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January 31st, 2023 (Permalink)

Rigging the Debate & Over-counting the Dead


  1. See: The Pandemic of Pseudoknowledge, 1/11/2022
  2. See: How many people who died with COVID-19 died from COVID-19?, 11/30/2022
  3. For instance: Post Editorial Board, "Chief COVID crazy finally admits we’re overcounting cases — but it’s years too late", The New York Post, 1/18/2023
  4. See, for instance: "CNN Newsroom", CNN, 9/9/2021
  5. Leana S. Wen, "The Gridiron Club outbreak shows what living with covid-19 looks like", The Washington Post, 4/8/2022
  6. "Meet the Press - November 28, 2021", NBC News, 11/28/2021
  7. Colleen Flaherty,

Disclaimer: I don't necessarily agree with everything in these articles, but I think they're worth reading as a whole. In abridging them, I have sometimes changed the paragraphing and deleted emphasis.

January 29th, 2023 (Permalink)

The Troublesome Triplets

Detective David Davidson had met some strange suspects in his years on the force, but these three took the booby prize. They were the Taylor triplets: Abner, Benji, and Carlo. Despite being identical triplets, the three young men could scarcely have turned out more differently. Abner was the only one of the three who had gone to college, where he had studied Kantian philosophy. Taking Kant very seriously, Abner refused to lie even if it was to save one of his brothers from prison. Benji, in contrast, was a pathological liar who could not tell the truth even if he wanted to, which he didn't. The third brother, Carlo, was the only relatively normal one: sometimes he told the truth and sometimes he lied.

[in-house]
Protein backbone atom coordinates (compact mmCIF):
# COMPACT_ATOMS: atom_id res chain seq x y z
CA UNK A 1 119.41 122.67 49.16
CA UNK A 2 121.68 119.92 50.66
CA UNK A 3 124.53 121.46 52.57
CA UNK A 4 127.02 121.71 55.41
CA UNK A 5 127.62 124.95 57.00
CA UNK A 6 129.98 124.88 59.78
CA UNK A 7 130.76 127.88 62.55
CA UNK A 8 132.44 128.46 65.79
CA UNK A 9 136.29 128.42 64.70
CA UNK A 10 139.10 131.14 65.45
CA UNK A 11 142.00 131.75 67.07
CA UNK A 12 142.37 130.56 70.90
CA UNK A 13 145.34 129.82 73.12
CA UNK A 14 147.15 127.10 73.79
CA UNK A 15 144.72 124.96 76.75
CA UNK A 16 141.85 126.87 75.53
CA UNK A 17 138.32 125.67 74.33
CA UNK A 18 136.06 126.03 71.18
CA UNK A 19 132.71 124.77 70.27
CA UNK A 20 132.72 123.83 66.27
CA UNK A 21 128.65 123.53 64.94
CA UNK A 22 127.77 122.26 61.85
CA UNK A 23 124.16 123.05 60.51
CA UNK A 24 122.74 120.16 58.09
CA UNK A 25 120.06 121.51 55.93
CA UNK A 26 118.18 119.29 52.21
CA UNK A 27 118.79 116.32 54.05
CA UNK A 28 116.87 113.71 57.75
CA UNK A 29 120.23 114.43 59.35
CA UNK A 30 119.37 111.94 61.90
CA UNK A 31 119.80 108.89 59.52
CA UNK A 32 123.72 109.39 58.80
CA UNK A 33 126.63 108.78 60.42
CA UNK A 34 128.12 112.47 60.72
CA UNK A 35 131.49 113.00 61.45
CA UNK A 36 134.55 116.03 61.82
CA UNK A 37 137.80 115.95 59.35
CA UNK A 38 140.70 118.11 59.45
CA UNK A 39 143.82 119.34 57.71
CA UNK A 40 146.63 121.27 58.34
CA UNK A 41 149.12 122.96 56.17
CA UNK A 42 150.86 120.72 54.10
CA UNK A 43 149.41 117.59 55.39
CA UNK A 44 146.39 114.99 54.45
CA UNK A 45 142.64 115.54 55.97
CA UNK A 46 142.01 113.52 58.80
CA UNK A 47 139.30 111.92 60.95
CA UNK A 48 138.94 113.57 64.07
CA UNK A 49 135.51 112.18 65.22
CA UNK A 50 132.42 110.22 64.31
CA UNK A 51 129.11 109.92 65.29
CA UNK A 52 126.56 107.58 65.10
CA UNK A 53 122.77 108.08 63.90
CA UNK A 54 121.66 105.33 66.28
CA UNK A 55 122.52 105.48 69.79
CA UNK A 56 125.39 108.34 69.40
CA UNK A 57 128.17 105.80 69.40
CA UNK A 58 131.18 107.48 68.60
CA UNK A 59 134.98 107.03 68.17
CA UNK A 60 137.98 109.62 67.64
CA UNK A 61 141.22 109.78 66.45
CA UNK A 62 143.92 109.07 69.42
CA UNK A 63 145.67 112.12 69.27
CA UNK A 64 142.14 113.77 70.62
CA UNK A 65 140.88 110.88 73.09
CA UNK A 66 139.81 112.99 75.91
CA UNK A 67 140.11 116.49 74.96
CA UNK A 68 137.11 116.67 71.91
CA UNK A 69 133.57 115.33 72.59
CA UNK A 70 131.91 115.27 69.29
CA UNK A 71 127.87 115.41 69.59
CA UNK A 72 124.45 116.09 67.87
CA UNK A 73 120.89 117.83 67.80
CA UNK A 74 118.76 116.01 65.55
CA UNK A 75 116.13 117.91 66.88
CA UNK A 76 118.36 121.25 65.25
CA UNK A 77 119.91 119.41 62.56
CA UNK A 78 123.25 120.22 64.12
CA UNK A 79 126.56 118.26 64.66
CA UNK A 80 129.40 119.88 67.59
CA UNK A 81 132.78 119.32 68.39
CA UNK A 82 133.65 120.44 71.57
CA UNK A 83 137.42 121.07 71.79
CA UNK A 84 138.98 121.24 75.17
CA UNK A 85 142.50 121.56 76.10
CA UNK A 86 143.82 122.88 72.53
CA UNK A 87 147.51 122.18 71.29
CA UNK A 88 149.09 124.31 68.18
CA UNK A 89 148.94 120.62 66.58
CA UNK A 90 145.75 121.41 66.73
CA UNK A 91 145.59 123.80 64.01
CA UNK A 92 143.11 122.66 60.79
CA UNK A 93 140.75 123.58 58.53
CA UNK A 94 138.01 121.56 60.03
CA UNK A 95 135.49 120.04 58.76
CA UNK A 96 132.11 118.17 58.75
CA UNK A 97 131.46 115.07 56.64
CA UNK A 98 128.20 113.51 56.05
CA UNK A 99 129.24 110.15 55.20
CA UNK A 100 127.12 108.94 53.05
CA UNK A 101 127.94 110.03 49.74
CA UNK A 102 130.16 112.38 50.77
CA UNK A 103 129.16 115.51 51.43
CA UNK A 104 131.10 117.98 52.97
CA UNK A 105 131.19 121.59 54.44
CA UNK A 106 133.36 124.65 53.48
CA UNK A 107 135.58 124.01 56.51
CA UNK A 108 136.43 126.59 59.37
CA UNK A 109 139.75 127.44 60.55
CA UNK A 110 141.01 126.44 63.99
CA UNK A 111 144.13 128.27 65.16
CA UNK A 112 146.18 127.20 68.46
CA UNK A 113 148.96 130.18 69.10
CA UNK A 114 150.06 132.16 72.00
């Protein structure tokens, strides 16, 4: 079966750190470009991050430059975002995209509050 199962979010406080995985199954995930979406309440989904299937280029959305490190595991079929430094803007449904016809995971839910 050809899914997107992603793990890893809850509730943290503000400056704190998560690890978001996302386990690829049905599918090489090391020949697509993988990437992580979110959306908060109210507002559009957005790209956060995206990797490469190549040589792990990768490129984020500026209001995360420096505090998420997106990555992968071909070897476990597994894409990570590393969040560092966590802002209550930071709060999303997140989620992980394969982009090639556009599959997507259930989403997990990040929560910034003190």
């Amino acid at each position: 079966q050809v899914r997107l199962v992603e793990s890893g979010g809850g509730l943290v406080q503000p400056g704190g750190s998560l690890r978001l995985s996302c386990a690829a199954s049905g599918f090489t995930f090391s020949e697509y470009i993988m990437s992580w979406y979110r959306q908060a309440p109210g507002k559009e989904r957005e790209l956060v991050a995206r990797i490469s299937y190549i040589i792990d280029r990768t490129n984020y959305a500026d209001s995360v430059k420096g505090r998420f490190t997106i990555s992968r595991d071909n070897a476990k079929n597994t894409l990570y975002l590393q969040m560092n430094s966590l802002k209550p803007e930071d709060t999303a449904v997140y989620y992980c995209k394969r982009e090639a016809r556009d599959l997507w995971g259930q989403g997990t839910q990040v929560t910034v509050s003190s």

A teller had identified one of the three brothers as the culprit in a brazen bank robbery. The brother had simply walked into the bank in the middle of the afternoon, handed a threatening note to the teller, and walked out with a bag of full of cash. Of course, the teller had not been able to identify which of the three had actually done the deed. As a result, the detective had the triplets brought in for questioning and placed in separate holding cells.

Davidson wasn't even sure which brother was which, and certainly he couldn't charge all three. In fact, he couldn't charge even one until he identified who was who. So, he questioned them one-by-one.

"Which brother are you?" he asked the man in the first cell.

"I'm Carlo."

"Who stole the money?"

"I did."

Davidson moved on to the second cell. "Which of your brothers is in the first cell?" he asked.

"That's Benji."

"Who stole the money?"

"One of my brothers."